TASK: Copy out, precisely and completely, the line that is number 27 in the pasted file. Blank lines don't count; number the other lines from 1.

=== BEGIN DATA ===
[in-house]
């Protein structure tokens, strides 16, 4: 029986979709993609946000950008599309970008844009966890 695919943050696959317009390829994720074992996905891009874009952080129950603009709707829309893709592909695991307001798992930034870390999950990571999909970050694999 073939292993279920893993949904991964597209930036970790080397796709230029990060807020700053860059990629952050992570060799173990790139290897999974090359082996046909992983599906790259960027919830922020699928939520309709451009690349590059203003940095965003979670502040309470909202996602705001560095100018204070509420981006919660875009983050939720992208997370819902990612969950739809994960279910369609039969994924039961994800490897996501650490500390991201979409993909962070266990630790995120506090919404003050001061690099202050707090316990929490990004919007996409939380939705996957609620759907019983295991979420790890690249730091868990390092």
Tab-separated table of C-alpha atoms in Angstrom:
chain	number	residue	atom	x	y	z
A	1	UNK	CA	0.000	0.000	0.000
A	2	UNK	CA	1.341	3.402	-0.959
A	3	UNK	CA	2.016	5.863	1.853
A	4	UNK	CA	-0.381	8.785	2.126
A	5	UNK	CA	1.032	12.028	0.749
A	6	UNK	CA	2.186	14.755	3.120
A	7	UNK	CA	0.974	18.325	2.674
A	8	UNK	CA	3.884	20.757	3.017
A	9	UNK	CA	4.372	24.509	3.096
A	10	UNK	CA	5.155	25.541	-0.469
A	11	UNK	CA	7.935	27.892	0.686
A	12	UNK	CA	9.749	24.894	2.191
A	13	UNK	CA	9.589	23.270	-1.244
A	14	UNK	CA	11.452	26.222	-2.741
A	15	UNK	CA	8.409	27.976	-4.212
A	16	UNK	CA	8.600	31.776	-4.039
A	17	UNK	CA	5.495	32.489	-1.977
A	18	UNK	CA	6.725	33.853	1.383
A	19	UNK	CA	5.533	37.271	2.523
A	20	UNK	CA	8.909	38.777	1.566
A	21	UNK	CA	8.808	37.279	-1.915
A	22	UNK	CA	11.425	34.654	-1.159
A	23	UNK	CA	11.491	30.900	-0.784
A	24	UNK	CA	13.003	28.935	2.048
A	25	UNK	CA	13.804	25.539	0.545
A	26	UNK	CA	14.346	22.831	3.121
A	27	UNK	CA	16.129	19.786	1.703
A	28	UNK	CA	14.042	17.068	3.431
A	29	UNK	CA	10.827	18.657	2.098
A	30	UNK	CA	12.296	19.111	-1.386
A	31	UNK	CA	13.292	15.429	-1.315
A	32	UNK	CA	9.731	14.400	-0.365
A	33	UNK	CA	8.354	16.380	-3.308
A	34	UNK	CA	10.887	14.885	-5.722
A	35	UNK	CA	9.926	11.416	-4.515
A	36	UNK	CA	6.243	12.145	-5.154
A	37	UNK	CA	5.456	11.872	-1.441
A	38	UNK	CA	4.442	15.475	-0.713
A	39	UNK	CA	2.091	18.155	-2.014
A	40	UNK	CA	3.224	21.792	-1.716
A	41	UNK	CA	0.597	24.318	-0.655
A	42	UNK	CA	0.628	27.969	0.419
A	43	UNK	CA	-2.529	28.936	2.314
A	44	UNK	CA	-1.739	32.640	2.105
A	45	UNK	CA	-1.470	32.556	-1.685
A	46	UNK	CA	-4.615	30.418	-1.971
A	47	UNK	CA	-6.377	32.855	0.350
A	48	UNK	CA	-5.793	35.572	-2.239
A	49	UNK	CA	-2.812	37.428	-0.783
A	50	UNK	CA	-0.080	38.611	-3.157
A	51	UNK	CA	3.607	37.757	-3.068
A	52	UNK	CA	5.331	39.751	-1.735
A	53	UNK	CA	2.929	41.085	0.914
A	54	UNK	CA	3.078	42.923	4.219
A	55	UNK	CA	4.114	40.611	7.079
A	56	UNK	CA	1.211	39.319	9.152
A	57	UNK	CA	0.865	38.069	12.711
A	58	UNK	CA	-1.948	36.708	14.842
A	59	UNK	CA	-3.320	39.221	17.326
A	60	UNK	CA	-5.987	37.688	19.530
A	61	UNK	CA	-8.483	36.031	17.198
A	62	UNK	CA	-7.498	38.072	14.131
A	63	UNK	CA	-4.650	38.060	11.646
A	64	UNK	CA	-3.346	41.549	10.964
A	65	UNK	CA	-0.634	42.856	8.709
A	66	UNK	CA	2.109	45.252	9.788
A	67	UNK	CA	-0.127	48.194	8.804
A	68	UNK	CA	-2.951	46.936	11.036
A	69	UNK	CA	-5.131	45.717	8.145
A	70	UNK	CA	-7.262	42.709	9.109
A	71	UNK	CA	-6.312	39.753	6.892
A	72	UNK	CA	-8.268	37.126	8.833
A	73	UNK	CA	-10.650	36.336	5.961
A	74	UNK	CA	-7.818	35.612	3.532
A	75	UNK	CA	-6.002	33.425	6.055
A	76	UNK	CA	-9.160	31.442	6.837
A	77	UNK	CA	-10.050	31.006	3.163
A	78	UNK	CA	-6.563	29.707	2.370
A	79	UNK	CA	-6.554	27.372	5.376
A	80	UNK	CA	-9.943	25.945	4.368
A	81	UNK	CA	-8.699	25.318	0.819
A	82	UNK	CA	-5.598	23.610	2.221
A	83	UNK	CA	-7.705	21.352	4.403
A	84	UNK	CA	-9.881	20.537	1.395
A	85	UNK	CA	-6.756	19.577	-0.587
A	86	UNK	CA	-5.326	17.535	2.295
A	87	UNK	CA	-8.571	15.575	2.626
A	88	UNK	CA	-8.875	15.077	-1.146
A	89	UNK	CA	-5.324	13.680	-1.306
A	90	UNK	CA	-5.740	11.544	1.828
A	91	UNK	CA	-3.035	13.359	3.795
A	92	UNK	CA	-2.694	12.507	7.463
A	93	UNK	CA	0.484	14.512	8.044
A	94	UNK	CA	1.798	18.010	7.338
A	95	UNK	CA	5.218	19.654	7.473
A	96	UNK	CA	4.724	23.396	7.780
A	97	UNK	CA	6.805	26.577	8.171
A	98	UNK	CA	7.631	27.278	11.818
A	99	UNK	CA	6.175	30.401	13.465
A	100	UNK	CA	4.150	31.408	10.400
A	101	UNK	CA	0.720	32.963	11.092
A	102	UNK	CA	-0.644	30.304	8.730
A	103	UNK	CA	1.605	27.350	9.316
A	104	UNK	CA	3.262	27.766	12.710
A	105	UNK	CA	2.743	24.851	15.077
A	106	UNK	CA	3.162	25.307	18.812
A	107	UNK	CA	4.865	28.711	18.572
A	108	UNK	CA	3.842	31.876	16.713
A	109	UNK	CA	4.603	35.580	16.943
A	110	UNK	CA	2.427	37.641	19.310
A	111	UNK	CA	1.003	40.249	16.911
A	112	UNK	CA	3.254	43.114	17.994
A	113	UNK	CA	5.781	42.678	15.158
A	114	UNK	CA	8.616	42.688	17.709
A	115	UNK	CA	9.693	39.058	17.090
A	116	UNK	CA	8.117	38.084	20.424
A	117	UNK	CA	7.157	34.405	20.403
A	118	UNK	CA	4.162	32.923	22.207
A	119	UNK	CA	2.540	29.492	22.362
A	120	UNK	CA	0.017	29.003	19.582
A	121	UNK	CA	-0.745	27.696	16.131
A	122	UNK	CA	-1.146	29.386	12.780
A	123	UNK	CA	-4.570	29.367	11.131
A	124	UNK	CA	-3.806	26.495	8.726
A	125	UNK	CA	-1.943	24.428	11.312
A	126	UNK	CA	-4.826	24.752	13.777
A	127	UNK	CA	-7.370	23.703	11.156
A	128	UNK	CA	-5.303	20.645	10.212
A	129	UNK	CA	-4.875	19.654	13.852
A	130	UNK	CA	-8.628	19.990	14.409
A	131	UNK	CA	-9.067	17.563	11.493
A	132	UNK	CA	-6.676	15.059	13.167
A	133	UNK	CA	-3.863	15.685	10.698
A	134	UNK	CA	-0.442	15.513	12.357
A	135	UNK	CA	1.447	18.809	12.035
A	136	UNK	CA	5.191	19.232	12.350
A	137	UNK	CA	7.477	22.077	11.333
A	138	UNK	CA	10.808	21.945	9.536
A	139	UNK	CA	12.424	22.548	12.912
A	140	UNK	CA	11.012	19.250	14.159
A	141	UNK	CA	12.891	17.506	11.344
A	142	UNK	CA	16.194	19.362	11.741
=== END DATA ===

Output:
A	23	UNK	CA	11.491	30.900	-0.784